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Reflect, Retell, & Retain

“To read without reflecting is like eating without digesting.” – Edmund Burke

From the desk of Leigh Ann . . .

There is a joy in watching young learners develop as readers – to see them move from merely calling words to truly understanding the meaning of a text is inspiring. Comprehension skills can be developed by purposefully teaching strategies that help readers construct meaning. One behavior that supports reading comprehension is active reflection; another is the thoughtful retelling of a text. The modeling and guided practice of these skills is time well spent because when readers reflect and retell they have more meaningful retention.

During read-alouds, I often stop and reflect with my kindergartners about what was read, the meaning of the literary language, and the things we can infer from the information we gain along the way.  After reading, we focus on the big 5 – characters, setting, beginning, middle, and end. Hands-on materials that focus on those elements can be useful tools when students are challenged to retell a story. Here’s an example:

I enjoy folktales that tie into content areas and use characters with which students can easily connect. Here is my version of how the Chinese Zodiac emerged.

The Chinese New Year begins on Friday, Feb. 16th, and it is the Year of the Dog. Would you like to know more?

Long ago in China, the Emperor planned to hold a great New Year’s celebration. He sent invitations to all the animals of the land to thank them for the beauty they added to his kingdom. The animals were thrilled and each worked to prepare fur, feather, and scales to impress the emperor. Cat lost his invitation and could not remember the date of the celebration, so he went to ask Rat the details. Rat, usually a very friendly animal, was experiencing a terrible tooth ache when cat came to visit. Not wanting to check his calendar or converse with Cat, the Rat quickly shouted, “Saturday will be the fun day! Now please leave me alone!” Cat thanked Rat and went home, excited that he had an extra day to wash and comb his coat.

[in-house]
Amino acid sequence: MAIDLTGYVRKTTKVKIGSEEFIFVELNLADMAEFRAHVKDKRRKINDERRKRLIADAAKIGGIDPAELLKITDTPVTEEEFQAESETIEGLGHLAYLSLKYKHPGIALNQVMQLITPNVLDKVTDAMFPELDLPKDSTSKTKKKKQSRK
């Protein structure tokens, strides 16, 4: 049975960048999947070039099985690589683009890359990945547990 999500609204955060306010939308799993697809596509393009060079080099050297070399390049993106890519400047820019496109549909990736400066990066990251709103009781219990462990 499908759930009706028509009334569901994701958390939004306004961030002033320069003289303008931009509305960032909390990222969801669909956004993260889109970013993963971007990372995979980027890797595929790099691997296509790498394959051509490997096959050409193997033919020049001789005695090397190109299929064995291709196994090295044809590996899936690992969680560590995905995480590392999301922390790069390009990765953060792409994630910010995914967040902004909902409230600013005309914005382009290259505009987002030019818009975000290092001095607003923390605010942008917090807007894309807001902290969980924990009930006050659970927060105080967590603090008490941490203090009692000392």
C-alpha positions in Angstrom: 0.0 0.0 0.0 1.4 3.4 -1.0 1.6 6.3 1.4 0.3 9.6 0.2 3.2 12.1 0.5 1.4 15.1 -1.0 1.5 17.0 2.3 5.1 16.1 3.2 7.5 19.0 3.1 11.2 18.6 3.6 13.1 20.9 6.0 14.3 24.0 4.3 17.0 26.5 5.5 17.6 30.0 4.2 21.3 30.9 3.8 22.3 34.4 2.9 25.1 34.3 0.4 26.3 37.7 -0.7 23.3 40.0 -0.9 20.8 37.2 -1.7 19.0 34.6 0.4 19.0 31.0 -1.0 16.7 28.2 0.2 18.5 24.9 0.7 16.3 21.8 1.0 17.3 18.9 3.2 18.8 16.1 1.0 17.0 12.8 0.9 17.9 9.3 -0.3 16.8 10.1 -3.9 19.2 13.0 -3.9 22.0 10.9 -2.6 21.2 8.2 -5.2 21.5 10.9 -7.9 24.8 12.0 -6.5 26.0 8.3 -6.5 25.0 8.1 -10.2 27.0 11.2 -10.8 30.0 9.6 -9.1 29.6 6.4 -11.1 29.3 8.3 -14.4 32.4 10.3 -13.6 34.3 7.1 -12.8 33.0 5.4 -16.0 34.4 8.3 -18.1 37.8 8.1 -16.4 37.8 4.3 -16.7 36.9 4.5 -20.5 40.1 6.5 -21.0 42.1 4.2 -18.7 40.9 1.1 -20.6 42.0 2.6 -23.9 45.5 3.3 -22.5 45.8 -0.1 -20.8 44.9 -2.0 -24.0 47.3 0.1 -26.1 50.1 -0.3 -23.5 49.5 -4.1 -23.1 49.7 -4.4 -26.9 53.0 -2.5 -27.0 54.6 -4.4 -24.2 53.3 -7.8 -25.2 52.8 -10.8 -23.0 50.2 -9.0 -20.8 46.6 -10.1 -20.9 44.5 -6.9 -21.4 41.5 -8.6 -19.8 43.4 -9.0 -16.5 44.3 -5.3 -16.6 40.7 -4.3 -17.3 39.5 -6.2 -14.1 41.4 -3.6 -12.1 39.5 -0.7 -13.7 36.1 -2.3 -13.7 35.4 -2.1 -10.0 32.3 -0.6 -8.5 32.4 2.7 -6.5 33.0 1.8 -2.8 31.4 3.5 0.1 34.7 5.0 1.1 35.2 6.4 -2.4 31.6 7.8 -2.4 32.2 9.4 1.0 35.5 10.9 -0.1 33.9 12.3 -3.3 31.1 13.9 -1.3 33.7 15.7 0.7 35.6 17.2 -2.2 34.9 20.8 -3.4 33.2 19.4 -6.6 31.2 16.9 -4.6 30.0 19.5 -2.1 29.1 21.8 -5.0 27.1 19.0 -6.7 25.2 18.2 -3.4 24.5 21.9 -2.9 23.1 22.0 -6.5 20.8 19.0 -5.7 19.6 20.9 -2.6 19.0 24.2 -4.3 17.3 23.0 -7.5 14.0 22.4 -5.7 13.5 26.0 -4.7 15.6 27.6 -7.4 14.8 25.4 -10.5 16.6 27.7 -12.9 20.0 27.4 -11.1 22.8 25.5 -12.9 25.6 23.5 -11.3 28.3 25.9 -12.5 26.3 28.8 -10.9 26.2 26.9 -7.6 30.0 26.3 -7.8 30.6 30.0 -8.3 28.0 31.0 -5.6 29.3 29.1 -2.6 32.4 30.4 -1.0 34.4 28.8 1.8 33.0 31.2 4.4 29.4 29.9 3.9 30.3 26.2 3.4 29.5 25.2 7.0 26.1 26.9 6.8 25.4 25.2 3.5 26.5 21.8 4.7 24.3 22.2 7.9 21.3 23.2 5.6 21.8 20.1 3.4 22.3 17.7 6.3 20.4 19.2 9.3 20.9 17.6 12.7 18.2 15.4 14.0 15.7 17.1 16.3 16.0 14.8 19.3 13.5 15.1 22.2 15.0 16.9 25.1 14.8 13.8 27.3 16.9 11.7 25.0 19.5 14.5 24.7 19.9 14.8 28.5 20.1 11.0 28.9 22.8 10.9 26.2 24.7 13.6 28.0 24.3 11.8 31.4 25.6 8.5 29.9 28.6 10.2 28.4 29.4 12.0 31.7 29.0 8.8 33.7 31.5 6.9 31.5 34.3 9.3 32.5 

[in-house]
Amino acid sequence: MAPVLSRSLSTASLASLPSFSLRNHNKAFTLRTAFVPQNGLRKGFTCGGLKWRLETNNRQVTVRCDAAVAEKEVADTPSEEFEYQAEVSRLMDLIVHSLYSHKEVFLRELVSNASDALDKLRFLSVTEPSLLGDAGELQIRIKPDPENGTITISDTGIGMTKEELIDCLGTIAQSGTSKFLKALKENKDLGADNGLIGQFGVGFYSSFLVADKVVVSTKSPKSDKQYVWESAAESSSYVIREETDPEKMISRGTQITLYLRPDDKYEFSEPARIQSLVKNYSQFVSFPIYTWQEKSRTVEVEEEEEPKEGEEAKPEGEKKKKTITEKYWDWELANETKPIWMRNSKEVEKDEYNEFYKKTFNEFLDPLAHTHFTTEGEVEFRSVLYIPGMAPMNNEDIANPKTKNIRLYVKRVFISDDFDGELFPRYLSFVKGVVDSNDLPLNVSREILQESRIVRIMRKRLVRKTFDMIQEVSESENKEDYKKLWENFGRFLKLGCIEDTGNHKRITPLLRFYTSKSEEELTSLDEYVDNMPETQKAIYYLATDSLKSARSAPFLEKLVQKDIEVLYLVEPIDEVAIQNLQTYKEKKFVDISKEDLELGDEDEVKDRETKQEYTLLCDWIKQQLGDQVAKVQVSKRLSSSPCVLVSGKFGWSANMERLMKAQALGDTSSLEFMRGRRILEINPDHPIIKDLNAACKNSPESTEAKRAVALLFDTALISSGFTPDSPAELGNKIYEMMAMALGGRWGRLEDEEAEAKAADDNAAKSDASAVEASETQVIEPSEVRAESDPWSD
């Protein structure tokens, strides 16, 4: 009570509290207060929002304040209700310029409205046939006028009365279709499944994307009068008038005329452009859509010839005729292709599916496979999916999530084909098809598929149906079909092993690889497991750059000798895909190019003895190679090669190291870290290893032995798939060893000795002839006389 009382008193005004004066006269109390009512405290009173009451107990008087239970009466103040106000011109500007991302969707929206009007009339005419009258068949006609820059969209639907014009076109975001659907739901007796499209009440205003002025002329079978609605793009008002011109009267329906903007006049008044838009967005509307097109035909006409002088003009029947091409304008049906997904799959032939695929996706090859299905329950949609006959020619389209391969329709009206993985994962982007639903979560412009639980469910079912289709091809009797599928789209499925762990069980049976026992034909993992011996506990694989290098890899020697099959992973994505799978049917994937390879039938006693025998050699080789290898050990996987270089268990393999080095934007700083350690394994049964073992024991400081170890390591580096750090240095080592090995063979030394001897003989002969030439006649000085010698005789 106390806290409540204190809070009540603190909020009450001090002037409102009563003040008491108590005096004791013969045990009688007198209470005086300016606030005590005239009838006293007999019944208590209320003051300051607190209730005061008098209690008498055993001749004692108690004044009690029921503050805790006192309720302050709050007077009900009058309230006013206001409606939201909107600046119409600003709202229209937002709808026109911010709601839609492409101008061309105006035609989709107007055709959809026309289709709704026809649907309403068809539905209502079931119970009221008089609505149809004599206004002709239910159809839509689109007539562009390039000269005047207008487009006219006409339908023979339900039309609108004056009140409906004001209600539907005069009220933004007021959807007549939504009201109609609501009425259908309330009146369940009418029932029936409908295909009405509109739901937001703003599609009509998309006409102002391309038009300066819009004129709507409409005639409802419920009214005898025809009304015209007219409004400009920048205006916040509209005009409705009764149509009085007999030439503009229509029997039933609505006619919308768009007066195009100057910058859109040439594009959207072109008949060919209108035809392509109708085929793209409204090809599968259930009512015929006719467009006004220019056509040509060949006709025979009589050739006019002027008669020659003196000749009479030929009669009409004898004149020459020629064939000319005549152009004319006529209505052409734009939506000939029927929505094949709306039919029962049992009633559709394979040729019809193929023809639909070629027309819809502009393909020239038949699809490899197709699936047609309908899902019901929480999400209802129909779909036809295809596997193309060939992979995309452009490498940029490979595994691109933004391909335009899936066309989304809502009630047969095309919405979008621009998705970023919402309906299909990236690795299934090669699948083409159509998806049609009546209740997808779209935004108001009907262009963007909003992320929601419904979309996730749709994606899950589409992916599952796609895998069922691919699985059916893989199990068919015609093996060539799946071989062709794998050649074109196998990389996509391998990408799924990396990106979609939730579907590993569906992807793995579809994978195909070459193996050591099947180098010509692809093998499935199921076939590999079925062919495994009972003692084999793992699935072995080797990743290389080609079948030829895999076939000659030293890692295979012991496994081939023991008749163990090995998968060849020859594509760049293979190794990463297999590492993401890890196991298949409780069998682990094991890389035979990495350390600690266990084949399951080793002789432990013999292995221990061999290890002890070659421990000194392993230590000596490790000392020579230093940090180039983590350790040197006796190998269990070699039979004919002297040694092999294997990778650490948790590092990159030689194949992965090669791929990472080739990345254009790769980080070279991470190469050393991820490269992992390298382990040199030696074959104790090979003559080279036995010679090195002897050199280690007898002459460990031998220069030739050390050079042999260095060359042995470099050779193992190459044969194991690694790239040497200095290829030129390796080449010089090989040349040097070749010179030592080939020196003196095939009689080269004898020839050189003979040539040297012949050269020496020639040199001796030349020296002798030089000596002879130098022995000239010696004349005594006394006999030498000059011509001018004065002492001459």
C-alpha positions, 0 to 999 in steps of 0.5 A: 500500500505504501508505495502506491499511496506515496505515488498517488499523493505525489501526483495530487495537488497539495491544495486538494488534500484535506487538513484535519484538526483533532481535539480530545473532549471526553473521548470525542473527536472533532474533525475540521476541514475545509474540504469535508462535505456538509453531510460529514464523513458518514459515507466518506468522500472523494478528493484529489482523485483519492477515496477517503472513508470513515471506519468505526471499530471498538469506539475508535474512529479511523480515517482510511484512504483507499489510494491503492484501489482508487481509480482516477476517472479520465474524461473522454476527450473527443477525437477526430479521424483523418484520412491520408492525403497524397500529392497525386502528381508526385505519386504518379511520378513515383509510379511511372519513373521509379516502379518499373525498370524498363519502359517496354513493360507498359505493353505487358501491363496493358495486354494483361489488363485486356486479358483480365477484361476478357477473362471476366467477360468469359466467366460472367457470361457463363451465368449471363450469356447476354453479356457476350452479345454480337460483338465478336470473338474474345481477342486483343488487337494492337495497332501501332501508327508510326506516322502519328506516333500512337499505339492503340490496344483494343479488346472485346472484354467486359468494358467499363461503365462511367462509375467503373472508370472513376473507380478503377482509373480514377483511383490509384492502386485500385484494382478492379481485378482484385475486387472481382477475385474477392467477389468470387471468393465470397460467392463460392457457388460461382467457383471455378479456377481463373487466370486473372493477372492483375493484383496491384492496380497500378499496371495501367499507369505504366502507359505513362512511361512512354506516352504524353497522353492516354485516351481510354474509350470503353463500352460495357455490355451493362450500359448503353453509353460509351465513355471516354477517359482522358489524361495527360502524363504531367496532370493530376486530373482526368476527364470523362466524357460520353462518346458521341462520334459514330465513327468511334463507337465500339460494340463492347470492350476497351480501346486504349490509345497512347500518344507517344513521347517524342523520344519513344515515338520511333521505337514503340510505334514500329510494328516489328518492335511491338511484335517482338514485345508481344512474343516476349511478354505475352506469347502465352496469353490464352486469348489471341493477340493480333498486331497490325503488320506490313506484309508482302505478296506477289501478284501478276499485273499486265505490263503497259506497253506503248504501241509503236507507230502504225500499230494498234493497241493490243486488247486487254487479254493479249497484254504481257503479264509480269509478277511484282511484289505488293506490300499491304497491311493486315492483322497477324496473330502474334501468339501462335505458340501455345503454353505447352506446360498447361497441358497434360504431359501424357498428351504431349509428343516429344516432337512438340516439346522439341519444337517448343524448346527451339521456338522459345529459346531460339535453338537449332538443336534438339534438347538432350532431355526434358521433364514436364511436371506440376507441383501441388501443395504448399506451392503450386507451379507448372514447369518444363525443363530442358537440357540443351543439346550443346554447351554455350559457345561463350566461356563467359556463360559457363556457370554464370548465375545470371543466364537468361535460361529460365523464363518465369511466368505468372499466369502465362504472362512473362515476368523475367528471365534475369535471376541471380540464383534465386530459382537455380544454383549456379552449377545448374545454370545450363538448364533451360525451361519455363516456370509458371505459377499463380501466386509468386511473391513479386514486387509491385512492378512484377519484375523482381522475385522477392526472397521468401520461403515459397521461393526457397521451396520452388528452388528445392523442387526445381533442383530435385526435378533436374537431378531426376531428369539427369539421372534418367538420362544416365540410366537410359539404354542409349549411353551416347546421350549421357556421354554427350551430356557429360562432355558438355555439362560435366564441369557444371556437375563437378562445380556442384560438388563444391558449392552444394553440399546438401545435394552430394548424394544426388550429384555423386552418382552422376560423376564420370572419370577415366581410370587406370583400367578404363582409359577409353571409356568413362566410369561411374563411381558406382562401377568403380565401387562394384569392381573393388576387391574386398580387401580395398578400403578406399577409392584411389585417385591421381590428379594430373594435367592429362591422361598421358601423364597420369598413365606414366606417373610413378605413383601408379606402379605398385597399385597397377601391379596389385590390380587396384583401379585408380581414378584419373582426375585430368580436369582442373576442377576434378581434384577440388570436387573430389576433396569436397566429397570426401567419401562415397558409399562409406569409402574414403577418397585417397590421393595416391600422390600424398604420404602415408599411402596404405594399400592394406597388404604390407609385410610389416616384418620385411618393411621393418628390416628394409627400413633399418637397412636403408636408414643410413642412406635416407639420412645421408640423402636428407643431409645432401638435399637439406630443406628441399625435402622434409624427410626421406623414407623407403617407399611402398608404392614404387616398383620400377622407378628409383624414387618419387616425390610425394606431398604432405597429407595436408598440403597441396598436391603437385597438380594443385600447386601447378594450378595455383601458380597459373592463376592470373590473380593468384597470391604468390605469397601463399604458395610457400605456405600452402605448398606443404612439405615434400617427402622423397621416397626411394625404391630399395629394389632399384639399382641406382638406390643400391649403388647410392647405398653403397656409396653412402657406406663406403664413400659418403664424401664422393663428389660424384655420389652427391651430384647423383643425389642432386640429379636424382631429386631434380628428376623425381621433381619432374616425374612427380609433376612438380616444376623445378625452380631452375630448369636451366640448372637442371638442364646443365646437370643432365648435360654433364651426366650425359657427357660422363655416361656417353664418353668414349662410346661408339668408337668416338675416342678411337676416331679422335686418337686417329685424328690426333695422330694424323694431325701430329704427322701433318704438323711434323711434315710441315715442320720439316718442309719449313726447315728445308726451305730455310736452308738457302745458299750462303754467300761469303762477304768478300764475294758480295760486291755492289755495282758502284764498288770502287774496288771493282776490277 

That very Friday night, as Cat was combing his fur, he heard the animals laughing and singing as they left the emperor’s palace. He looked out the window just in time to see the emperor waving good-bye to his honored guests. Cat quickly ran outside and asked, “What is happening?”

Pig quickly replied, “Where were you, cat? You missed it all! The celebration was wonderful! The emperor was so impressed that he named a year after each of us – in the very order that we paraded over the bridge tonight!”

From that day forward, each year has been named in honor of one of the animals that marched joyfully from the palace: Rat, Ox, Tiger, Rabbit, Dragon, Snake, Horse, Goat, Monkey, Rooster, Dog, and Pig. Cat was so devastated that he missed the celebration (and the naming honor) that he and Rat have been enemies ever since. 

After reading this story aloud or having students read independently, challenge them to retell the tale. Click on the links below to find tools that students can use to help in constructing their summaries and build meaning. Here are a few other enrichment opportunities:

  • Explore the personification of the animals of the Chinese Zodiac.
  • Write and illustrate about the animal of your birth year.
  • Write a sequel to the story – Cat’s Revenge.
  • Create puppets and act out the story.

Chinese Zodiac
Character Traits of the Animals of the Chinese Zodiac

Guided reading expert Jan Richardson tells us, “The goal of guided reading is to support students as they construct meaning from the text and develop a love of reading.” We want to grow readers – readers who are inspired by the knowledge and joy that come from reading!

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